The Russian government has forcibly registered five high-profile activist groups as 'foreign agents,' a term that the groups say carries connotations of espionage and unfairly discredits them in the public domain.
Russian human and civil rights activists face continued challenges from the country's "foreign agent" law, which was signed in July 2012, less than three months after Vladimir Putin's presidential comeback.
Requiring politically active organizations that receive funding from overseas to register as "foreign agents," the first incarnation of the legislation formed the basis for a nationwide campaign to inspect, warn and fine NGOs.
When it became apparent that activists were not going to voluntarily label themselves as something they say they are not, the Kremlin amended the law this spring to give the Ministry of Justice the right to register groups as "foreign agents" without their consent.
A matter of days after Putin signed the new bill, the first NGOs were forcibly put on the list. It has since grown, most recently to include five of the country's most outspoken human rights and environmental groups.
Speaking at a meeting of Russia's Security Council one day after the latest five "foreign agents" were named, Putin referred to "puppet non-governmental organizations" as an example of what he called "soft force mechanisms" currently being used to weaken the nation.
"We have to give an adequate response to such challenges," he said, citing the importance of working in a "systematic way to resolve the issues that carry a potential risk for the unity of our country and our society."
The controversial list can be seen as part of that systematic approach. Any NGOs on it are obliged under the terms of the law to mark all materials they publish or distribute with the name of the group and its "foreign agent" status.Natalia Taubina, director of Public Verdict
, an organization which supports victims of human rights abuses committed by Russian law enforcement bodies, and one of those forced by the Ministry of Justice onto the list, says the law puts unreasonable demands on NGOs.
"This is absolutely absurd," Taubina told DW. "We are not a 'foreign agent'; we are working in the interests of the Russian people, providing legal assistance to victims of human rights abuses."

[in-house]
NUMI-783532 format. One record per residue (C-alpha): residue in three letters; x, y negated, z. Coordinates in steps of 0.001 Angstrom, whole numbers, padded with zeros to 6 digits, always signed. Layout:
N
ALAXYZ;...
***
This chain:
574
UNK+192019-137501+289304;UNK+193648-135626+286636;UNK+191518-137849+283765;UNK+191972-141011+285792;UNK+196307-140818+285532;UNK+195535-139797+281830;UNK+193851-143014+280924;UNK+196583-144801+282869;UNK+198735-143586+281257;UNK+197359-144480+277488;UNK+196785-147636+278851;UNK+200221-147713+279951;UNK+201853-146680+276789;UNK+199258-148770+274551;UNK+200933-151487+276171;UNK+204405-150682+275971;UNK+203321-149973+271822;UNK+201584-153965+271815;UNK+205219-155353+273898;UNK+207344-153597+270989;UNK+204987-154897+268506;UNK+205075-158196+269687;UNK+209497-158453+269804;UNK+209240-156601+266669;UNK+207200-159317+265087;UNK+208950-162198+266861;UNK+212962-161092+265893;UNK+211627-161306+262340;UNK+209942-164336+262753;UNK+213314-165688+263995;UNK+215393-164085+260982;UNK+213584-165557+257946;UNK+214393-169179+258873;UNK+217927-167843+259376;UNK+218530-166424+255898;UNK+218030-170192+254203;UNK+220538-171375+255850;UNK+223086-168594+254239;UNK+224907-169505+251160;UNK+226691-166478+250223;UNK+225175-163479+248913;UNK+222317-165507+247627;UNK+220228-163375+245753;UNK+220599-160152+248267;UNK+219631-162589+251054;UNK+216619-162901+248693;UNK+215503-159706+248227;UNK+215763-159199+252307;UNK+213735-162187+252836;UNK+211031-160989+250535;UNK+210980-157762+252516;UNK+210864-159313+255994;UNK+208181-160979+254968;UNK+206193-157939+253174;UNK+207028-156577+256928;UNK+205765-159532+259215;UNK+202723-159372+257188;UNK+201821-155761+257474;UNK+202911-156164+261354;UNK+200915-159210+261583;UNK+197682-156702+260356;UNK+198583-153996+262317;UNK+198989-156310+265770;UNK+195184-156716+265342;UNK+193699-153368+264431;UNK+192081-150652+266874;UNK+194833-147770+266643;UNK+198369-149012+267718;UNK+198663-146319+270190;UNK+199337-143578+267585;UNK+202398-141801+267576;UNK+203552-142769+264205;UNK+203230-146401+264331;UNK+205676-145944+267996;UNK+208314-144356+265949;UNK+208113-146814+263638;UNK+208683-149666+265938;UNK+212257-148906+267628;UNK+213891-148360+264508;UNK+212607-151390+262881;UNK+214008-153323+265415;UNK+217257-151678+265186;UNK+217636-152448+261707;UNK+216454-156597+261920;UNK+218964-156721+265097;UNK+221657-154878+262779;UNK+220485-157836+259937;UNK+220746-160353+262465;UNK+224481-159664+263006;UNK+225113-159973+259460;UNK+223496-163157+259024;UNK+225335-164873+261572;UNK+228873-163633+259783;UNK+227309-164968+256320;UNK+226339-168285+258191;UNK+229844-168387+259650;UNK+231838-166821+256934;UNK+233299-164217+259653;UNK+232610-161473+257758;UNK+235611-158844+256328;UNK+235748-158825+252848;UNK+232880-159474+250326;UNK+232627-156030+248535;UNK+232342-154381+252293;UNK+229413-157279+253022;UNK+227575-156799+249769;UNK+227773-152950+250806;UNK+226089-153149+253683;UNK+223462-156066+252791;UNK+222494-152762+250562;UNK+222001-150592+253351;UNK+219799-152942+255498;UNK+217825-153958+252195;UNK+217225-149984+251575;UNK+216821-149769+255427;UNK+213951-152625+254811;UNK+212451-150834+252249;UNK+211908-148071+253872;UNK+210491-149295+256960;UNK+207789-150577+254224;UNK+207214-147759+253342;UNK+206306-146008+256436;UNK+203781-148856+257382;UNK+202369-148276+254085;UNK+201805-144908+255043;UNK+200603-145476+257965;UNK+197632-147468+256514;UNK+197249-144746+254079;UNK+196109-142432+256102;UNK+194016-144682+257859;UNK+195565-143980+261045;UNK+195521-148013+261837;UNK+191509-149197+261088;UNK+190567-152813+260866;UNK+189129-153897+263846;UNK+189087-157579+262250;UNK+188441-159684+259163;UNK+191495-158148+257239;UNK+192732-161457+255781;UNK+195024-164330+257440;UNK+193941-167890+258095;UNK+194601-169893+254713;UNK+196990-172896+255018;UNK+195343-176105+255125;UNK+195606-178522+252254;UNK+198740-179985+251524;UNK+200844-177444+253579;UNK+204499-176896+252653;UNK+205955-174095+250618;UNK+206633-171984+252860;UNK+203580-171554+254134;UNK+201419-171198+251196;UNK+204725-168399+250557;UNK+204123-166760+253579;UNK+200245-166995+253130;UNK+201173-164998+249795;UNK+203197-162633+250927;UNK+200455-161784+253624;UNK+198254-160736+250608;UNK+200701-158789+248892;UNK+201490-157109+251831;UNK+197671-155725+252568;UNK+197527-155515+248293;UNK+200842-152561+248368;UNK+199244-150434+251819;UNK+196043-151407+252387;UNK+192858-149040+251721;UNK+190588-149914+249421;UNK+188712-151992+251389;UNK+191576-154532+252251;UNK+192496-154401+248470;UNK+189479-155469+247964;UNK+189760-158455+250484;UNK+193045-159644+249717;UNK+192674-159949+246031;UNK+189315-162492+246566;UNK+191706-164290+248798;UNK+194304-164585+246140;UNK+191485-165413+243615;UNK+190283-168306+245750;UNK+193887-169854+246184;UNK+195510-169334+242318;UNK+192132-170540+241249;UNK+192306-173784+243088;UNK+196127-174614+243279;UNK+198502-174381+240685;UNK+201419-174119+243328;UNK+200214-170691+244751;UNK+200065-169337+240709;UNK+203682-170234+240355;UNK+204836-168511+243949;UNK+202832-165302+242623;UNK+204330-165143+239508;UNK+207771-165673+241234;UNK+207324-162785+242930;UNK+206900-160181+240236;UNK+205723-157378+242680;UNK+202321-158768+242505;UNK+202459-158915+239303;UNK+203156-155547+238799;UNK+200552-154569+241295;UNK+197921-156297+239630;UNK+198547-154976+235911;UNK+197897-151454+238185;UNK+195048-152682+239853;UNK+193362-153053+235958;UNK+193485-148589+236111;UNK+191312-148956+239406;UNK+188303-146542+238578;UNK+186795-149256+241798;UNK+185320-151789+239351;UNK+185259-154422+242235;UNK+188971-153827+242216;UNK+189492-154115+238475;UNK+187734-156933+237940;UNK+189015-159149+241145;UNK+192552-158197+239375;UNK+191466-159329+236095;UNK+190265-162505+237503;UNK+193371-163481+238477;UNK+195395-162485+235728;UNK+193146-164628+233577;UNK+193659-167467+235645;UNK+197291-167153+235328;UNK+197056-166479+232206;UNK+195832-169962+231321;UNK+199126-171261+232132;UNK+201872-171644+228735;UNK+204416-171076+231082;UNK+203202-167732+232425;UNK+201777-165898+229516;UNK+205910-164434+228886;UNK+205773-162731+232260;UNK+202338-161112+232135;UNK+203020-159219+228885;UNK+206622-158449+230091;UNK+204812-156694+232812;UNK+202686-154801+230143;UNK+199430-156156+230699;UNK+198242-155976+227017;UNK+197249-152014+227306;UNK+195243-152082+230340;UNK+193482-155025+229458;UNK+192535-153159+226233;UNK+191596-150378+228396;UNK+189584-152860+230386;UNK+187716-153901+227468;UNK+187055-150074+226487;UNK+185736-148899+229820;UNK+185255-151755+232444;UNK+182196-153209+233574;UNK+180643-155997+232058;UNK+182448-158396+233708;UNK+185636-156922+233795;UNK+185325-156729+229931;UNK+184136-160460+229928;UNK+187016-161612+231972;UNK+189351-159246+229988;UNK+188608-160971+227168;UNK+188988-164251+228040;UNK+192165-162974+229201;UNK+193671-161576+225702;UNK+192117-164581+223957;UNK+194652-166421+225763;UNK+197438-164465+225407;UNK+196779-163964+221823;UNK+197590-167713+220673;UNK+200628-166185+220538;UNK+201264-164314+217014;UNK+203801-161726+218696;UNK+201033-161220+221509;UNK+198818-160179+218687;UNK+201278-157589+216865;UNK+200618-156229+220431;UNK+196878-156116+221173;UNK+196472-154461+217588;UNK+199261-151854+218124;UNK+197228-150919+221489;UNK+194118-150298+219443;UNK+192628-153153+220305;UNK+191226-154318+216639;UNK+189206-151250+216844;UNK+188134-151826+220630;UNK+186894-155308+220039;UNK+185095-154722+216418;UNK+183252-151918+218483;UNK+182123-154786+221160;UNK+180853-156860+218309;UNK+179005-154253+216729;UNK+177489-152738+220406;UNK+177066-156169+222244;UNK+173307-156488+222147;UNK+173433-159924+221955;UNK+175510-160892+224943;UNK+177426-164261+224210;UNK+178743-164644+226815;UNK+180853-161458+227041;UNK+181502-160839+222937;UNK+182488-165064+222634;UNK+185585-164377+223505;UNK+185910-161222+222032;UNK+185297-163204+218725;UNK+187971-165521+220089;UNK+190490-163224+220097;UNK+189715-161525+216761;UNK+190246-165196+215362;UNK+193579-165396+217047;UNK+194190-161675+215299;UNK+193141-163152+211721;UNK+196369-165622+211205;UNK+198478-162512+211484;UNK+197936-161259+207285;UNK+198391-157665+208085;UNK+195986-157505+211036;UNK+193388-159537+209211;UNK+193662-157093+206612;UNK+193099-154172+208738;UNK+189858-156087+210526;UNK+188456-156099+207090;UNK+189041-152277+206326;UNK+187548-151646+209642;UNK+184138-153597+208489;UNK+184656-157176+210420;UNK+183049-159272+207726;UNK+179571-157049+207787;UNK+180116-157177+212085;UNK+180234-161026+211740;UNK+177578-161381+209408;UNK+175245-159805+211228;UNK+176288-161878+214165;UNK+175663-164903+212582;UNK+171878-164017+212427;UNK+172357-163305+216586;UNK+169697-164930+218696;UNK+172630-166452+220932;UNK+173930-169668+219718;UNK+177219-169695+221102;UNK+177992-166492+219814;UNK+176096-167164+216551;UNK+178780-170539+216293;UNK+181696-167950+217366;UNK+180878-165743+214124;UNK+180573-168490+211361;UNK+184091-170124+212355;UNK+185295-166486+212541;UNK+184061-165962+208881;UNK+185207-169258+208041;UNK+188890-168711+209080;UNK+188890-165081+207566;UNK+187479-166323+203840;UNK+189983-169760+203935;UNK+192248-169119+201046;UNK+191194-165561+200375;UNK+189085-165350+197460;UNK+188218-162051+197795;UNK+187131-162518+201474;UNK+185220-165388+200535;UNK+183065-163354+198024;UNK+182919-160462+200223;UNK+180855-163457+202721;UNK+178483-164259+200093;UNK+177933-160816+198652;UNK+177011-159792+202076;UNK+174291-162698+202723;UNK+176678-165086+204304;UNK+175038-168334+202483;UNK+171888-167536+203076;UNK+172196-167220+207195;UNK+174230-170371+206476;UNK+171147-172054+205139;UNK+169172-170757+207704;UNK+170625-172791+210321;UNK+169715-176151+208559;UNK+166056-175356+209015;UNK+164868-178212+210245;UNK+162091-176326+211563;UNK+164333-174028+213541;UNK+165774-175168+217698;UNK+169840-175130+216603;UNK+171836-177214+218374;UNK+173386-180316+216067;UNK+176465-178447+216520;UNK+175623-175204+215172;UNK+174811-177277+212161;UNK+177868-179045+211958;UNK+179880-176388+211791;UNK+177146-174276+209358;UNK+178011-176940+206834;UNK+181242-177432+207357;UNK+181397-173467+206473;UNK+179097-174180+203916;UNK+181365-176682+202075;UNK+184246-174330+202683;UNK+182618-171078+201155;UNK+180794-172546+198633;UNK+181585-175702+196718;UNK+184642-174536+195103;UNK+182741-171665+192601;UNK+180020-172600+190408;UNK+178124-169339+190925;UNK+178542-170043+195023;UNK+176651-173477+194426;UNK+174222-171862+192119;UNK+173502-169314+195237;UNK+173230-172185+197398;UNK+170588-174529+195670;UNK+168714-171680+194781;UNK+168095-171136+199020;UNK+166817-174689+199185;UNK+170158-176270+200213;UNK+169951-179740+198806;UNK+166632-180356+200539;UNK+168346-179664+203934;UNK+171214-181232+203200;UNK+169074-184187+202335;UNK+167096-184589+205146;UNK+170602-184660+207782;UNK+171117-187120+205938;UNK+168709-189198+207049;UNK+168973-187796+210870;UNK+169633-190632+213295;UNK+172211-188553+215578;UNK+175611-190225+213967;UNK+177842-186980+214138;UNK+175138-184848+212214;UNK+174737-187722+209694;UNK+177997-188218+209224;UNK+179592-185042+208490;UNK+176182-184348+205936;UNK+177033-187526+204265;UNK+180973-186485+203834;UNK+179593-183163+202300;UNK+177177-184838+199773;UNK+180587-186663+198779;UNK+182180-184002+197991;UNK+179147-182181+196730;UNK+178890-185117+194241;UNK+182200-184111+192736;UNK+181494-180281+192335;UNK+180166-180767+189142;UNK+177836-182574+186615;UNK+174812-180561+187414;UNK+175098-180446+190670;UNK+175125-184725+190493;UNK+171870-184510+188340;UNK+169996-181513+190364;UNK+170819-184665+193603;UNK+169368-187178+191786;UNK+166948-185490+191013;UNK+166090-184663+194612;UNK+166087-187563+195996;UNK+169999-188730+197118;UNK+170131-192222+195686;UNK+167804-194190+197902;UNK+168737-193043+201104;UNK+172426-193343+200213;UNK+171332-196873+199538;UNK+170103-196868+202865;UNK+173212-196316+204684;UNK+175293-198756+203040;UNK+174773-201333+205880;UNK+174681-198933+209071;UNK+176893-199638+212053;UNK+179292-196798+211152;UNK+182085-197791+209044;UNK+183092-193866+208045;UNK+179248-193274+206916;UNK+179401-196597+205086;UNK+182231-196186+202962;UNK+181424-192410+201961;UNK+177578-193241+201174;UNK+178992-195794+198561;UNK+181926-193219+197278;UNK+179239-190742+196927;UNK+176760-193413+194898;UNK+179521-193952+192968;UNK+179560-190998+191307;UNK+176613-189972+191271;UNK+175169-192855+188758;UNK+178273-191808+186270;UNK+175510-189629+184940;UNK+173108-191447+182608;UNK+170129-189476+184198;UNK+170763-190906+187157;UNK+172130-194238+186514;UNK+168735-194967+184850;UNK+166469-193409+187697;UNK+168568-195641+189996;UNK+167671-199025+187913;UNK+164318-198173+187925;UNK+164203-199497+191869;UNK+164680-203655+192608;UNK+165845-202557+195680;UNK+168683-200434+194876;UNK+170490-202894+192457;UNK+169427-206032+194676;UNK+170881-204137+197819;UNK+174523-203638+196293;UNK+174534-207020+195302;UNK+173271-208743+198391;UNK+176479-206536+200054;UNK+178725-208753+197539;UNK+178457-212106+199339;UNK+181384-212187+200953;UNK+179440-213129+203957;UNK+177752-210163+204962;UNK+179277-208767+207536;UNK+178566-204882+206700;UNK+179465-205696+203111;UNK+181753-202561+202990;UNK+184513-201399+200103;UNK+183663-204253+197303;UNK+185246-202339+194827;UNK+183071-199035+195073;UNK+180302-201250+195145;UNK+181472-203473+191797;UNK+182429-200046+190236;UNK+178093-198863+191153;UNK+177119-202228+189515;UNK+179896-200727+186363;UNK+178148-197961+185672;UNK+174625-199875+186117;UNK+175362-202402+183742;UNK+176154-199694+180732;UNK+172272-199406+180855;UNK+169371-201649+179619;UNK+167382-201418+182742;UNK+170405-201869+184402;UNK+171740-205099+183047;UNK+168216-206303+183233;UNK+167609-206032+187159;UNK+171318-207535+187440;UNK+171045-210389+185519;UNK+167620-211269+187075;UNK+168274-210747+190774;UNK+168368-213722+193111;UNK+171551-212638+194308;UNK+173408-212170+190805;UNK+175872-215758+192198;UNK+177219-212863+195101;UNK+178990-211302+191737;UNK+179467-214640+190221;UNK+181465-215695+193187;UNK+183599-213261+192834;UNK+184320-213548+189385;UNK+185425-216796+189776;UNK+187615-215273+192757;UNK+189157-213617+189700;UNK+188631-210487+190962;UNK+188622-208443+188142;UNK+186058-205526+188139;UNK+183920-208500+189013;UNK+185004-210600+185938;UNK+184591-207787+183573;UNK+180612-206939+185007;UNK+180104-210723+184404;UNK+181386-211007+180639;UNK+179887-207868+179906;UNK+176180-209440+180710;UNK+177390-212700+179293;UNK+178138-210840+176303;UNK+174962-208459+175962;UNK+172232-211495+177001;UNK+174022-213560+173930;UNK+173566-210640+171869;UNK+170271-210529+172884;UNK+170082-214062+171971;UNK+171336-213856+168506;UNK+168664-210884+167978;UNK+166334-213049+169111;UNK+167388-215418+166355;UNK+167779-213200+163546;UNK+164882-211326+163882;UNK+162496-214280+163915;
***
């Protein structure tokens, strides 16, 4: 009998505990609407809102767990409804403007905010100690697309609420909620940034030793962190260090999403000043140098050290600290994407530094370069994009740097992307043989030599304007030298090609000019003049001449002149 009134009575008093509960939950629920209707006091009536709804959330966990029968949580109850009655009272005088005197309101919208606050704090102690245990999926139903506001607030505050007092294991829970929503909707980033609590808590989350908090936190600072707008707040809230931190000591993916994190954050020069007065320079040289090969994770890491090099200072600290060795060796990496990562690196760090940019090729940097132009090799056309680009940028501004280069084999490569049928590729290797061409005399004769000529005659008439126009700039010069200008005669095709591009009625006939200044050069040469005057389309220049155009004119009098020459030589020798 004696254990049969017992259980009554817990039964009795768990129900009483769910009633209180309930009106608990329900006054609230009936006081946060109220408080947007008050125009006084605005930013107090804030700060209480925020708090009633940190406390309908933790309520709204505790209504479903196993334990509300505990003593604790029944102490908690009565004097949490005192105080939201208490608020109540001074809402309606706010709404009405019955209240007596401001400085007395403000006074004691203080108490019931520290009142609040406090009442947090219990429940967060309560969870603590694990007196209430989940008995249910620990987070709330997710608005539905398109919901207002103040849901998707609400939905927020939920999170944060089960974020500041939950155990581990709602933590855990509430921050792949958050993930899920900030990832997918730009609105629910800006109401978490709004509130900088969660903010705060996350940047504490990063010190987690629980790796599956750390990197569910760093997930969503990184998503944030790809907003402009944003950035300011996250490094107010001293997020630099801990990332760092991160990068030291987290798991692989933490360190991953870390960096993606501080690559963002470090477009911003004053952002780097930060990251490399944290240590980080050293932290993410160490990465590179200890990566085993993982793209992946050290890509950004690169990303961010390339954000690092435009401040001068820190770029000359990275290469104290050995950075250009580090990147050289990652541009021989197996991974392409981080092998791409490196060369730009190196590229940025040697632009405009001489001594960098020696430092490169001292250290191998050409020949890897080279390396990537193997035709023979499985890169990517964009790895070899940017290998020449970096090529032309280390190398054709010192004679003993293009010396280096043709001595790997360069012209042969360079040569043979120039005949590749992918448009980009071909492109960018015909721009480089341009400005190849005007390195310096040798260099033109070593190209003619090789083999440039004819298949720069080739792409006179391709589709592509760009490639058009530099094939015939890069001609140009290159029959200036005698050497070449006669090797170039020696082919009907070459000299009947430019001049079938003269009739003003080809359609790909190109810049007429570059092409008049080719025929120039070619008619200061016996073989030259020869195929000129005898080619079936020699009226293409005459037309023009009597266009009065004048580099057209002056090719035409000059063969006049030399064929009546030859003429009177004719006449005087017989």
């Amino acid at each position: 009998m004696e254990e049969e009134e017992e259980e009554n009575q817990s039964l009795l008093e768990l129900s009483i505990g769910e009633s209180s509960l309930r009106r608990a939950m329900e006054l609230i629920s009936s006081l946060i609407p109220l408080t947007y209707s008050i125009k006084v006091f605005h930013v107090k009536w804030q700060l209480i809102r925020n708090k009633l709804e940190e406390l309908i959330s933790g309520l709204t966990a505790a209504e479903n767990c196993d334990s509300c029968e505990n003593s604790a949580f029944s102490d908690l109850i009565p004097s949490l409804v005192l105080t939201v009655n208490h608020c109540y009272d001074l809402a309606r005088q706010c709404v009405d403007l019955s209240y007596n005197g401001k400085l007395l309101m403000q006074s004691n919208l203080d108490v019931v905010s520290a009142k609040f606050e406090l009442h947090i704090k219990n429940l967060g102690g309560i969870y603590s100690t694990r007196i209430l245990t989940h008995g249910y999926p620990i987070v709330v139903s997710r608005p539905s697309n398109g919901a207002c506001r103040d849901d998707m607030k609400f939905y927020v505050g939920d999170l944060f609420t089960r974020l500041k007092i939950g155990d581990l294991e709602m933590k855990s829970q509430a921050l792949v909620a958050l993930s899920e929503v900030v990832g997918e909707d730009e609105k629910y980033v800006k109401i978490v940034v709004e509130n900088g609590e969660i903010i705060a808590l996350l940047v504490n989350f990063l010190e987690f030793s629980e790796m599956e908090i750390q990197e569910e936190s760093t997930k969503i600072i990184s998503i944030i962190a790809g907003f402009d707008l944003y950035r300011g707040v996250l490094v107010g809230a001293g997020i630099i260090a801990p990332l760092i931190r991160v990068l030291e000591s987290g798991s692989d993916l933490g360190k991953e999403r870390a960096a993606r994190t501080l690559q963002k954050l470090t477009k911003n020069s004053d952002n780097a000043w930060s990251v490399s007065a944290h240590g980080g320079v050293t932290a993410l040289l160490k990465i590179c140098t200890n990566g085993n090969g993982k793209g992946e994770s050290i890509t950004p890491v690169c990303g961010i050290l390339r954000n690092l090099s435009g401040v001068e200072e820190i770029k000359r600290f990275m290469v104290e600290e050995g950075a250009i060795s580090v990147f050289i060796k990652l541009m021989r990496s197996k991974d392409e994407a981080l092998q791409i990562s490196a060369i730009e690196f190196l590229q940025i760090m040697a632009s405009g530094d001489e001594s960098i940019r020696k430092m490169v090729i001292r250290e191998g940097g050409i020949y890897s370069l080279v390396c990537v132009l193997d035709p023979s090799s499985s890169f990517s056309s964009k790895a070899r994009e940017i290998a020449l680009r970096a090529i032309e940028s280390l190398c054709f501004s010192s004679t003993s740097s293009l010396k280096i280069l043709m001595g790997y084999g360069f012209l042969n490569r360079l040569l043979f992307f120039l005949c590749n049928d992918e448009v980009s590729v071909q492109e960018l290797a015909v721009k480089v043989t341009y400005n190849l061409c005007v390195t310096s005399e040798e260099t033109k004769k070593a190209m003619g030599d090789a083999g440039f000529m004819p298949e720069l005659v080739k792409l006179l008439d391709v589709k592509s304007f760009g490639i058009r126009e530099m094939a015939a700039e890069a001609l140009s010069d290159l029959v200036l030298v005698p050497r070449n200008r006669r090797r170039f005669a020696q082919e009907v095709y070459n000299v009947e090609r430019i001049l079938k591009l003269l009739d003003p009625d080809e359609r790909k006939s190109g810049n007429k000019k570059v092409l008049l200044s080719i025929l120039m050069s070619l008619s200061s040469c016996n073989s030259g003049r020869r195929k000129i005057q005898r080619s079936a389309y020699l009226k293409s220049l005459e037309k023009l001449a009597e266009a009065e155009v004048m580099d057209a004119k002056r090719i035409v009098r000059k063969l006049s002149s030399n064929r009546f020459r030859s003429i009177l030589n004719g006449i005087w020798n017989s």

Fines versus humiliation
Not including the "foreign agent" status on groups' publications can bring fines of up to 10,000 euros ($13,390). That represents a crippling amount for groups whose resources are generally tight.
However, Pavel Chikov, head of the interregional human rights group AGORA, says the term is so humiliating that to use it would be a form of self-punishment.
"In Russian, 'foreign agent' is synonymous with spy," he told DW, adding that understanding the term's implications means recalling its use when thousands were convicted of spying for foreign governments during the Stalin era. "The idea was that there were foreign spies everywhere, and Putin's espionage campaign is similar."
Drawing a second parallel to the past, Chikov says the Russian president is trying to establish a Soviet-style "iron wall," behind which there is no place for outspoken critics of the ruling hand. "The main target is to make groups like ours loyal to the Kremlin, or to make them disappear."
Relations with the West
Although the crackdown comes at a time of strained relations between Moscow and the West, and it would be easy to think in terms of a correlation, the general sentiment among activists in Russia seems to be that this is a matter of asserting greater internal rather than international control.
If there is anything to the timing, Tanya Lokshina, Human Rights Watch Russia Program Director says she believes it is a matter of Moscow seizing a moment.
"I think this is about Russia trying to silence its most vocal critics at a time when its international partners are focused on Ukraine - especially after theMH17 plane crash
- and are not scrutinizing domestic developments as closely as they used to," she said.
Several of the rights groups branded "foreign agents" have already lodged a joint complaint with the European Court of Human Rights, but even if there were to be a ruling in their favor, achieving it would require time, resources and effort.
By the same token, Lokshina says organizations that have been branded as foreign agents face automatic distrust from the public. "They will not be able to do advocacy in their analysis, and their strategic recommendations will not be taken into account." That also raises the question of whether they will continue receiving funding in the future.
Having funding dry up, Taubina says, would be in the interest of the Kremlin. She says her group receives financial support from the EU, UN, US, Britain, Norway and her native Russia, and adds that she believes a policy of multi-source funding is a key to remaining independent.
"Our position is not to have more than 30 percent of our budget from any one source," Taubina stressed. "But the government wants NGOs to be exclusively financed by Russia, because they can't control those that receive foreign money."